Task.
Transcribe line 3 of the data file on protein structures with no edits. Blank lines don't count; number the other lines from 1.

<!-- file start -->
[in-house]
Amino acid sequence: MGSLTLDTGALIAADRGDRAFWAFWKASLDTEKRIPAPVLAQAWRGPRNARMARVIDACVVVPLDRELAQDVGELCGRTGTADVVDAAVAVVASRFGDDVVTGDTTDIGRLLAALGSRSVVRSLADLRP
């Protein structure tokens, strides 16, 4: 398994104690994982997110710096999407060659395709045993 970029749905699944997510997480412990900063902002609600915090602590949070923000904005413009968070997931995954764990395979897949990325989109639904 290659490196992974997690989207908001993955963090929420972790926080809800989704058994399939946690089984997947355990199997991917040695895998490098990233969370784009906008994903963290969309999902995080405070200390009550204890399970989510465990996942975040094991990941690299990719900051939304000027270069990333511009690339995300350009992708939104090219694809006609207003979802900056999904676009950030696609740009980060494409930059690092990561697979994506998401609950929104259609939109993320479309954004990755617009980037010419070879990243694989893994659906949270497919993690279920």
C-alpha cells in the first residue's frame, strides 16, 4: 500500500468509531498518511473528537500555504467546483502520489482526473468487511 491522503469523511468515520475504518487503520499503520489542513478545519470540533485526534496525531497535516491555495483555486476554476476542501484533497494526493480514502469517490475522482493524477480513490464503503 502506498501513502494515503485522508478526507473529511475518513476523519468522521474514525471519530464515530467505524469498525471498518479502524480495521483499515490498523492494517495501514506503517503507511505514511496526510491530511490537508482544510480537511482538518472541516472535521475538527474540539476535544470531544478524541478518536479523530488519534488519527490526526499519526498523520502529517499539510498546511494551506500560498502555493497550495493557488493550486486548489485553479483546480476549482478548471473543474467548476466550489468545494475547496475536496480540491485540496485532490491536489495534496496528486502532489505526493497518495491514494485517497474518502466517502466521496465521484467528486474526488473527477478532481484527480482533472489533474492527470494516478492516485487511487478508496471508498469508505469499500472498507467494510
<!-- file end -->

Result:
């Protein structure tokens, strides 16, 4: 398994104690994982997110710096999407060659395709045993 970029749905699944997510997480412990900063902002609600915090602590949070923000904005413009968070997931995954764990395979897949990325989109639904 290659490196992974997690989207908001993955963090929420972790926080809800989704058994399939946690089984997947355990199997991917040695895998490098990233969370784009906008994903963290969309999902995080405070200390009550204890399970989510465990996942975040094991990941690299990719900051939304000027270069990333511009690339995300350009992708939104090219694809006609207003979802900056999904676009950030696609740009980060494409930059690092990561697979994506998401609950929104259609939109993320479309954004990755617009980037010419070879990243694989893994659906949270497919993690279920």